- Fueling buses and trucks used for the Games with biodiesel, comprised of 20% recycled cooking oil.
- Developing intelligent routes to curtail transportation time for the 30 million items that will be brought to Rio for the Games.
- Emphasizing waste management both for the preparation and execution of the Games, including the publication of a sustainable packaging guide mandating certain requirements.
- Conducting Life cycle analysis on 106 of the materials that will be used by the Games.
- Ensuring that all people with any impairment will be able to participate in, or watch, the Games. In order to create an entirely wheelchair friendly event, staff were required to use wheelchairs for a full day, including going to the restrooms and venturing out on the streets for meals.
- Creation of a Sustainable Supply Chain Guide to ensure all materials are sourced sustainably.
But there are a few dark clouds looming over the potential sustainability of the event.
The harsh reality is that despite the Olympics transporting hundreds of thousands of people and producing tonnes and tonnes of waste, the greatest environmental concern is neither transportation nor recycling. It’s water.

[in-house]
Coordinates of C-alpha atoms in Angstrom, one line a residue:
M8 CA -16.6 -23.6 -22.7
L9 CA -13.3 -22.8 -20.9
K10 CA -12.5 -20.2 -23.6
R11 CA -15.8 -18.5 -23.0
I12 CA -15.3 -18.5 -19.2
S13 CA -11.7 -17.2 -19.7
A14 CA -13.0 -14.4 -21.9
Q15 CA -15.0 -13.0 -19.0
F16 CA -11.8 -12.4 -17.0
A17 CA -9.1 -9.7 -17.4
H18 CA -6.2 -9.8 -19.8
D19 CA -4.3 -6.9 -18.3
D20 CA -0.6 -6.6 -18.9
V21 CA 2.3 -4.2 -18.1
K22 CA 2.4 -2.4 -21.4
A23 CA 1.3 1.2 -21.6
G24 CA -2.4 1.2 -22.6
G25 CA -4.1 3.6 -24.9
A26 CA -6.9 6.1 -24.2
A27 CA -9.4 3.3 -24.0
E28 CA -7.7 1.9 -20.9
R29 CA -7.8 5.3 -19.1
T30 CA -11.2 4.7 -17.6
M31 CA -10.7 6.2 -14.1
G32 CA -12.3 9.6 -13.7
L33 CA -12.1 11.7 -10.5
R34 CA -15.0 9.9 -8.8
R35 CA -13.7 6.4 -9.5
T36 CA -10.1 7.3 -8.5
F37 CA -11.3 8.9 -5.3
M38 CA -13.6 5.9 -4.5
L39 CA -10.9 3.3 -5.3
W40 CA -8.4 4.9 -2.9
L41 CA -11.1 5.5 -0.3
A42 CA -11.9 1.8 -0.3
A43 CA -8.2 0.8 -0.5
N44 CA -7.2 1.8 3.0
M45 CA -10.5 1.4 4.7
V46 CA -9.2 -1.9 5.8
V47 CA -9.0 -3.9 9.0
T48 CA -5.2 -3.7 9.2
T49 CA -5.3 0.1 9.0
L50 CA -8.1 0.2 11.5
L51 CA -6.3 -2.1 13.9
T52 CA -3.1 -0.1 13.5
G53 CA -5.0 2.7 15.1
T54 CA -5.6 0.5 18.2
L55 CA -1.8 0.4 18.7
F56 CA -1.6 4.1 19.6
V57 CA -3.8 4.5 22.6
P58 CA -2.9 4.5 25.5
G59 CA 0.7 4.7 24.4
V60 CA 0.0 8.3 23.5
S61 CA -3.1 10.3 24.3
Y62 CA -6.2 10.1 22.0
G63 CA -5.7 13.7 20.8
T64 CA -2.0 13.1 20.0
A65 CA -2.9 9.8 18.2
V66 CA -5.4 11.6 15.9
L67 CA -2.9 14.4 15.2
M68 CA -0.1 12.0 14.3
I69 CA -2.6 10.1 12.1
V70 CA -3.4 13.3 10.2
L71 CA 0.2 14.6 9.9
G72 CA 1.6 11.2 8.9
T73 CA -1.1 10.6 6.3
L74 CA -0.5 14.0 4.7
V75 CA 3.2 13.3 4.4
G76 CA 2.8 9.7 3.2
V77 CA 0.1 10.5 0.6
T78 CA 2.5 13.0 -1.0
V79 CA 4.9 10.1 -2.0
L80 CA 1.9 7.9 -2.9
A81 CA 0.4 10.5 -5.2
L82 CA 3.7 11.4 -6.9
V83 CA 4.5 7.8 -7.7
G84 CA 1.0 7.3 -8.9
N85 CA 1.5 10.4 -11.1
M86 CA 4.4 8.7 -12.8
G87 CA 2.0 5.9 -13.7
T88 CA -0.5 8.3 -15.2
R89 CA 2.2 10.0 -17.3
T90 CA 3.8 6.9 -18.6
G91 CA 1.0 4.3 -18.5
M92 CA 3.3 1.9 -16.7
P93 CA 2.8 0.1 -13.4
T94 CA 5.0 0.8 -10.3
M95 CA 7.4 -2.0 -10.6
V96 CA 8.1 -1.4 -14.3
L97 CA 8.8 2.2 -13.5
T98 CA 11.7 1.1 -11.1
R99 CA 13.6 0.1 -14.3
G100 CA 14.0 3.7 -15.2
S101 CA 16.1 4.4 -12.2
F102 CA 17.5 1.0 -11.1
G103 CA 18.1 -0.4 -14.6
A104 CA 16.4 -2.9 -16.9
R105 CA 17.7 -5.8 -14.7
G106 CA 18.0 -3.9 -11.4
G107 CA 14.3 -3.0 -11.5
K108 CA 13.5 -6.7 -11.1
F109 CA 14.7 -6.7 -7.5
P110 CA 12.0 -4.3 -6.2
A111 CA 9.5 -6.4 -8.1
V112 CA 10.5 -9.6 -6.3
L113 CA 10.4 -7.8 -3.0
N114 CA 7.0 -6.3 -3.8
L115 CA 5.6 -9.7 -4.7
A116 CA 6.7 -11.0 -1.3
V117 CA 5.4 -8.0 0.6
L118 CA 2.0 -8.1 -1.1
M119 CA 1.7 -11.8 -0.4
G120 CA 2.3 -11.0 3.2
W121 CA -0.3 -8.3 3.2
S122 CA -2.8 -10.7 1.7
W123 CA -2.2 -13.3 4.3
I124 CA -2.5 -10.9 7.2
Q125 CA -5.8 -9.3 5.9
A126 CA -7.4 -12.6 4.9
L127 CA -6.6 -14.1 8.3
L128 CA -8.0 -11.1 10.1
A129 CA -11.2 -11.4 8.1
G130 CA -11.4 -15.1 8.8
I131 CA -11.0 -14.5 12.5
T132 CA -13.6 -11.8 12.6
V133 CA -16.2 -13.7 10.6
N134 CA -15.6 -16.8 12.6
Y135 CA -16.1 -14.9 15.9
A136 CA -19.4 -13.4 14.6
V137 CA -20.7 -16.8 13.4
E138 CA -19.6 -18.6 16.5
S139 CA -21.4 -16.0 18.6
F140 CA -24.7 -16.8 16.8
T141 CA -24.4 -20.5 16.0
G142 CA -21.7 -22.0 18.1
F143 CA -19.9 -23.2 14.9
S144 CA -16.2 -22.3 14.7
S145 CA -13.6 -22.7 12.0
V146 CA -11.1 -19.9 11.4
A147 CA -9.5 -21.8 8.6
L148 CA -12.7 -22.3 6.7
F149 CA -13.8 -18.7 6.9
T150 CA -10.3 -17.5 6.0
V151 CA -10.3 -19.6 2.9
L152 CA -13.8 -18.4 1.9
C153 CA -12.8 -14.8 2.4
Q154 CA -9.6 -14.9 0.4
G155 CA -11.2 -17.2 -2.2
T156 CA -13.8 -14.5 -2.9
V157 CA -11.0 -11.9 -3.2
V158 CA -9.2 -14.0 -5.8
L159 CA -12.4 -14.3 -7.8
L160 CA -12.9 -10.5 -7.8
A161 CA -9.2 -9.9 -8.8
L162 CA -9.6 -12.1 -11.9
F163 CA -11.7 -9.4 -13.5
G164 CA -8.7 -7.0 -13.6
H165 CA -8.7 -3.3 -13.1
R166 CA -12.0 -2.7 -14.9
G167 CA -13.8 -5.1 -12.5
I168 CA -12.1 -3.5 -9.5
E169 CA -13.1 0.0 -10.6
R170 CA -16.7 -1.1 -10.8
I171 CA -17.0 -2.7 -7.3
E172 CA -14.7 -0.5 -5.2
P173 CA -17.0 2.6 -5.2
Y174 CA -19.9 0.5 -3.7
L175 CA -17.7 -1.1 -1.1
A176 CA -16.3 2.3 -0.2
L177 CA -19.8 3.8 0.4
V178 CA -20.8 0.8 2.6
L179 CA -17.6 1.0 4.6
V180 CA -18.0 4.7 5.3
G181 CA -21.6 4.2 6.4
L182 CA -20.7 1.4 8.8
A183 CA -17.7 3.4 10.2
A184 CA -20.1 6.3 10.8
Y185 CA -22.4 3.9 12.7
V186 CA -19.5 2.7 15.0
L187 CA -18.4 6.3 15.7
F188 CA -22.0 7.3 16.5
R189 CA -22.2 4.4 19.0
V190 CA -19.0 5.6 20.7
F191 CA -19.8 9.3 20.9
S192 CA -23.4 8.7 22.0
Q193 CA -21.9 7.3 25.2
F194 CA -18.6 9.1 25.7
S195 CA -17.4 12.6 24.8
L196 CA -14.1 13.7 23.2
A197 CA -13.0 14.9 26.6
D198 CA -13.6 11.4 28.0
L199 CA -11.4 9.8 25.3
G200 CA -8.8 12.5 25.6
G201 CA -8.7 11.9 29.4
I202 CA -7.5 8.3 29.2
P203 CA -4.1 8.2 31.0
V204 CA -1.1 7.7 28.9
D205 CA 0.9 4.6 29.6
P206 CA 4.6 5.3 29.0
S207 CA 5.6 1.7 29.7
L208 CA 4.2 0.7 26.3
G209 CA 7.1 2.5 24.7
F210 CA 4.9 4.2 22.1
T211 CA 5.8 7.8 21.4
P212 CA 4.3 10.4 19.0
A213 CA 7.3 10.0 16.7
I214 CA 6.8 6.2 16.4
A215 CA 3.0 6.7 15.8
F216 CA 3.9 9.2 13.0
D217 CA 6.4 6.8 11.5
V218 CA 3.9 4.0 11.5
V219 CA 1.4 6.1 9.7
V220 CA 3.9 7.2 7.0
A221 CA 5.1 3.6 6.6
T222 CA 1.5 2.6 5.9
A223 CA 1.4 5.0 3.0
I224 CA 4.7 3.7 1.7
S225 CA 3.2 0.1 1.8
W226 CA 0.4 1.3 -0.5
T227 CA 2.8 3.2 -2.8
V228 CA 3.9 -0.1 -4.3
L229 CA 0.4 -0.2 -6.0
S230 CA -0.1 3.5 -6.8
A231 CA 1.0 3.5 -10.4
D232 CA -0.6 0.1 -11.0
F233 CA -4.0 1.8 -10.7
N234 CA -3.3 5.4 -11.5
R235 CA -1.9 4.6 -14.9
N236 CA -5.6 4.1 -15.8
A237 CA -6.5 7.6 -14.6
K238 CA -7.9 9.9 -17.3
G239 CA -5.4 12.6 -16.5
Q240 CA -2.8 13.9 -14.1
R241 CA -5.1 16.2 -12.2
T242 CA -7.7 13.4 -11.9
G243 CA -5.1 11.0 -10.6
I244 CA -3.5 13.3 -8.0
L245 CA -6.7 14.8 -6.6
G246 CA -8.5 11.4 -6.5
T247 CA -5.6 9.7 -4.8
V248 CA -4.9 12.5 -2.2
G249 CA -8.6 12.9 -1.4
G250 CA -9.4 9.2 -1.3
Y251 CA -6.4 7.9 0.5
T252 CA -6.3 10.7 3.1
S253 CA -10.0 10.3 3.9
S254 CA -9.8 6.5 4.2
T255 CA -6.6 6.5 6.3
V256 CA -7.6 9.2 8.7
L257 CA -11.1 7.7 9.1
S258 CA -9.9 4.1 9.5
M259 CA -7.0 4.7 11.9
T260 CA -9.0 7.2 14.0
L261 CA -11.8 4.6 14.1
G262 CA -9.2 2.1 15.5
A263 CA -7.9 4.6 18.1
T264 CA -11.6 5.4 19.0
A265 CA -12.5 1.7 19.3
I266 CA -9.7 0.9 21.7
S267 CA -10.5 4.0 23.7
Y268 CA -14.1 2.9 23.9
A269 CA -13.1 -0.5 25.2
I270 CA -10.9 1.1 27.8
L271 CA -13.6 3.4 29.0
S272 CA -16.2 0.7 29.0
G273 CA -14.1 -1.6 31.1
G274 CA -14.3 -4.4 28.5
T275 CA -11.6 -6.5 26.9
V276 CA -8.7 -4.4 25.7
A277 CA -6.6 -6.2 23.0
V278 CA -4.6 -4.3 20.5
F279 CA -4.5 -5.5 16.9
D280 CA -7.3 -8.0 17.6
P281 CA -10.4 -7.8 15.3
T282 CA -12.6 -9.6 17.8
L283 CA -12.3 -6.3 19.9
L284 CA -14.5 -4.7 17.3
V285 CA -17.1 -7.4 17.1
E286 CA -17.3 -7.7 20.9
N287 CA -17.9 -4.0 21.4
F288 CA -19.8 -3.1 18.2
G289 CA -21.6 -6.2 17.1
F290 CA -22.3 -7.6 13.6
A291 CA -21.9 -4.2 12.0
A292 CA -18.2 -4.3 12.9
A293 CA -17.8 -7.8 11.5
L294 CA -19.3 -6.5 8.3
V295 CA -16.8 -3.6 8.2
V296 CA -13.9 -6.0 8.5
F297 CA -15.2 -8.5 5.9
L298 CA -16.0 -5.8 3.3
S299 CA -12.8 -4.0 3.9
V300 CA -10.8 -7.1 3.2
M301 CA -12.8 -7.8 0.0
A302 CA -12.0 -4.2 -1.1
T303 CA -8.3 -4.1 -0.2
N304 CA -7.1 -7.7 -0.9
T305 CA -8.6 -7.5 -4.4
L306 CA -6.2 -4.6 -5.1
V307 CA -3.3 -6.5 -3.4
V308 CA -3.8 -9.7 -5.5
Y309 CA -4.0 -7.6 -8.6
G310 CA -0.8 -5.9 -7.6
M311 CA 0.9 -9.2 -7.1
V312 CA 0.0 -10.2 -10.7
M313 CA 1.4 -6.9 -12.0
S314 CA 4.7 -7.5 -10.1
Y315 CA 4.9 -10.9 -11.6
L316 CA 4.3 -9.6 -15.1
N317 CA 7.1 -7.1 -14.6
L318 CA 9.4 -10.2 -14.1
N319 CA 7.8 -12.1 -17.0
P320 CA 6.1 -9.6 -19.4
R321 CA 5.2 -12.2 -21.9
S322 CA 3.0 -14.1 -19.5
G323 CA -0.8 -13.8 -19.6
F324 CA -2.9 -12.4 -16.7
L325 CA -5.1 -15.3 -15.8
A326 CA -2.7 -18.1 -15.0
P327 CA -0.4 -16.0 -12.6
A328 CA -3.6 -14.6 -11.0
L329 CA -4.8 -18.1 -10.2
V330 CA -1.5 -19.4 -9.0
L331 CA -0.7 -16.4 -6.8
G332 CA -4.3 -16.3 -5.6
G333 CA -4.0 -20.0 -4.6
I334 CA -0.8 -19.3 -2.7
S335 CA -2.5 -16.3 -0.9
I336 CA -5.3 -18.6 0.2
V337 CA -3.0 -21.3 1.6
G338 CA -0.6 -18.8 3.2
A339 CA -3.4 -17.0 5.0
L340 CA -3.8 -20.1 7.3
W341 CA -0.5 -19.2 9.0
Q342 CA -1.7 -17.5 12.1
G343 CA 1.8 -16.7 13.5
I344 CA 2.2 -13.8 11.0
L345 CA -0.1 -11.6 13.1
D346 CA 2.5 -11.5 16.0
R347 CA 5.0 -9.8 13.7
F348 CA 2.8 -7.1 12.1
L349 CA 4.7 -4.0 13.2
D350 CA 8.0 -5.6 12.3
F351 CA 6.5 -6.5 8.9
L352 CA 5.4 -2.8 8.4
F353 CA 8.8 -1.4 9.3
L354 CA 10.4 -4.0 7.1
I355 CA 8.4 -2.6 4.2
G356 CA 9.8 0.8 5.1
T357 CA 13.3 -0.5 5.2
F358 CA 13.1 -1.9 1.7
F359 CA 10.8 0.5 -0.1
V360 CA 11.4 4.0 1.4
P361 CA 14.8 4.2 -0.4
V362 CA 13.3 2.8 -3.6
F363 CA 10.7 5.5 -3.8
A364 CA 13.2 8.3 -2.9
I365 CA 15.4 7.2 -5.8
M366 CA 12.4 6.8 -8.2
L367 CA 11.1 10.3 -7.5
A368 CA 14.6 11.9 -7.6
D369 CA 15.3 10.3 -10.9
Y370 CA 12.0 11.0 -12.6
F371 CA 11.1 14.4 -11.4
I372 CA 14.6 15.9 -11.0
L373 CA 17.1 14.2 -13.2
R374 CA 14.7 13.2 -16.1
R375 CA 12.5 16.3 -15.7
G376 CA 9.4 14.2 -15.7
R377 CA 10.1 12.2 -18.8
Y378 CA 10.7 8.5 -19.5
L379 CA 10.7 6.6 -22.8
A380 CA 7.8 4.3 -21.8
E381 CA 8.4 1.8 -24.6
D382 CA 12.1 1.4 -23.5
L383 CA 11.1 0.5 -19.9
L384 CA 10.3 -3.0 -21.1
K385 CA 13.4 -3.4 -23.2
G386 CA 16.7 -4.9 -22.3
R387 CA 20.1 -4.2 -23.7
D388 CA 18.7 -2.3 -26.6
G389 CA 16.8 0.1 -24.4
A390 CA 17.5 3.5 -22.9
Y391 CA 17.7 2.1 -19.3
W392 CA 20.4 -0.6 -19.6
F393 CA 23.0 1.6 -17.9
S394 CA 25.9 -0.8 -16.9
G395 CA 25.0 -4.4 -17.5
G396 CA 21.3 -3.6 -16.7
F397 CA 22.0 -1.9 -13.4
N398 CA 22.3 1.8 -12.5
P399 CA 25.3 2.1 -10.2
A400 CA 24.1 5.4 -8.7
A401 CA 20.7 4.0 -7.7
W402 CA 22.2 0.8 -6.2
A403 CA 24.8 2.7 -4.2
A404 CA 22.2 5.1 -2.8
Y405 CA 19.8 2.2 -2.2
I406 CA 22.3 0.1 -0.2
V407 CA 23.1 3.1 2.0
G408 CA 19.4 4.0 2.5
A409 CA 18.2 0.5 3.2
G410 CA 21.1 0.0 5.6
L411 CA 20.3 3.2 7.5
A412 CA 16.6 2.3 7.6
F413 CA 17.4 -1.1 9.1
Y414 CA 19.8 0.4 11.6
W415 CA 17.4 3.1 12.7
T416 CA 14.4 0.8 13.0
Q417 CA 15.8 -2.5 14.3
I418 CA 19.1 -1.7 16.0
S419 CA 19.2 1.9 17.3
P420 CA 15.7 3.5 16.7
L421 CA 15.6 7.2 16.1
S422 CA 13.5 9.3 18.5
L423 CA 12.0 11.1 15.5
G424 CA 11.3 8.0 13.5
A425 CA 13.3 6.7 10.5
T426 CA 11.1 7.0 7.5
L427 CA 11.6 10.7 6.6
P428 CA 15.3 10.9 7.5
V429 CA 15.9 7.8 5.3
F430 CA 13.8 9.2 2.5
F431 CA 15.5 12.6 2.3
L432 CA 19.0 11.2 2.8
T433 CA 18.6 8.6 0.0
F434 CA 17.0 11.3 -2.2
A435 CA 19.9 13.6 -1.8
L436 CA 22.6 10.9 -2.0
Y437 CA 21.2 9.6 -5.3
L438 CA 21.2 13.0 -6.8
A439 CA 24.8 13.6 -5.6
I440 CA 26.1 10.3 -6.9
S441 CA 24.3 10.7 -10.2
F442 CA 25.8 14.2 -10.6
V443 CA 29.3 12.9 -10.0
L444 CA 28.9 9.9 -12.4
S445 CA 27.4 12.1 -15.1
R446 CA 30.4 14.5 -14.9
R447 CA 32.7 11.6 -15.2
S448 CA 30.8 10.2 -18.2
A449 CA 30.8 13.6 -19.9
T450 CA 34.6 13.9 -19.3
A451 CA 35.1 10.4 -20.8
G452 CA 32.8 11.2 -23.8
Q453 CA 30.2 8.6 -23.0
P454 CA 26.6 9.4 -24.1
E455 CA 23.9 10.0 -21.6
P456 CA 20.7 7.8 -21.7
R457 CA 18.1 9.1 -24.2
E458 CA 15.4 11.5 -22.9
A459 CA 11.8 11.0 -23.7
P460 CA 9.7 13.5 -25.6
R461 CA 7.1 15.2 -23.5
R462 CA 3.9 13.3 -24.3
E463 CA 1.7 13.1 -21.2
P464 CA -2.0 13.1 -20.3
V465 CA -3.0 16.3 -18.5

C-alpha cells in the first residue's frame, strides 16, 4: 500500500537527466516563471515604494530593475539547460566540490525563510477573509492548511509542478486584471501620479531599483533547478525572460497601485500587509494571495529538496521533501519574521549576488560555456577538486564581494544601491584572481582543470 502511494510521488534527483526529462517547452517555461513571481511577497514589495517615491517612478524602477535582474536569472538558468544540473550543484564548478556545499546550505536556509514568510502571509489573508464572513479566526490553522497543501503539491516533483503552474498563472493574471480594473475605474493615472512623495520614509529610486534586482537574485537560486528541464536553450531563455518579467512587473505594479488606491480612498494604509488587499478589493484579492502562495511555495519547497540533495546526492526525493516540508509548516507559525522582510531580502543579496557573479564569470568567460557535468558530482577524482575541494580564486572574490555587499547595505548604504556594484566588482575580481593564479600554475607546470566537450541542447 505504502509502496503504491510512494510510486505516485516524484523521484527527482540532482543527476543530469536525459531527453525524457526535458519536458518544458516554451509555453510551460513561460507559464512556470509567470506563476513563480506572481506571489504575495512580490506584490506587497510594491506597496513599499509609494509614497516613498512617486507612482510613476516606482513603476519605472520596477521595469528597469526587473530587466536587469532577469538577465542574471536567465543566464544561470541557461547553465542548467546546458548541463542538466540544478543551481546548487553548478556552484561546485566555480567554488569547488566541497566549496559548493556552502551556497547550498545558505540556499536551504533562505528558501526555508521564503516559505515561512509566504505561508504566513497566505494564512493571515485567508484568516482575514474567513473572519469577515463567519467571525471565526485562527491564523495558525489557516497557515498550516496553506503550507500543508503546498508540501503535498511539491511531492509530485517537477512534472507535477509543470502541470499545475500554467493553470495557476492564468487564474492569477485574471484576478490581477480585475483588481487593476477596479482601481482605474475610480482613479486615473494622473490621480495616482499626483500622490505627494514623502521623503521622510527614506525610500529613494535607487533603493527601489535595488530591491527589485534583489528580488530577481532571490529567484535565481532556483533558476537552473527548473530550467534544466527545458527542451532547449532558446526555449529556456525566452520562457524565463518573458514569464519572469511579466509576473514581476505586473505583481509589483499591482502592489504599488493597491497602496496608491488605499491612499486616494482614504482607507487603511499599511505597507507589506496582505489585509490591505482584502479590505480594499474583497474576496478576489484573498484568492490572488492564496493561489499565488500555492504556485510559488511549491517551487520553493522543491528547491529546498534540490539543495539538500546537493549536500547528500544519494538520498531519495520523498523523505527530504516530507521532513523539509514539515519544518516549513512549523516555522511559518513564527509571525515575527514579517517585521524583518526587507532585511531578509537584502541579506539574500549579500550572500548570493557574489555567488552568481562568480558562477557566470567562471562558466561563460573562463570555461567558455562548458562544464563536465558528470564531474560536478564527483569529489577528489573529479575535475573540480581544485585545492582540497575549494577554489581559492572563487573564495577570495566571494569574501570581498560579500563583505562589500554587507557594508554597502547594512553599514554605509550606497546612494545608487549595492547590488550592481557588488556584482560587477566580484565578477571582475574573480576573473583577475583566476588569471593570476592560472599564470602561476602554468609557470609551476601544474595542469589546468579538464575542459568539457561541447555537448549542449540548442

“Rio de Janeiro’s bid for the Summer Games featured an official commitment to cleaner waters. But with less than six months to go, trash and contamination continue to lurk” (ESPN, February 2016).
It’s a fair accusation. Rio’s sailing, canoeing, and rowing venues have long been highly polluted with viruses and bacteria – a contamination that is still so catastrophic that health officials are deeming athletes to be at risk of becoming violently ill and being unable to compete in the Games. Training athletes have already become sick and a number of athletes and journalists have stated their intent not to intend the Games at all.
Less than a year ago, ESPN reported on a Rio investigation that found the following: “Three types of human viruses (in the water) that cause stomach, respiratory and other illnesses; bacteria that live in the intestines and may lead to cholera, dysentery, and Hepatitis A. Chronically contaminated waters that compare to third world countries. Beaches that were once prime spots now vacant or littered with rotting fish. To win the Olympic Bid, Brazil had promised to clean up its waters and build treatment centers.”
In fact, the actual written promise stated that 80% of overall sewage would be collected and treated by 2016 and that the Rodrigo de Freitas Lagoon (home to the rowing and sprint canoe/kayak events) would be completely restored. Yet, less than a year after making said promise, Governor Luiz Fernando Pezão admitted there would simply “not be enough time” to fulfill the nation’s promise. In other words, contamination would still be prevalent.
It’s not going to happen because there was not enough commitment, funds and energy. – Mario Andrade, spokesman for the 2016 Games.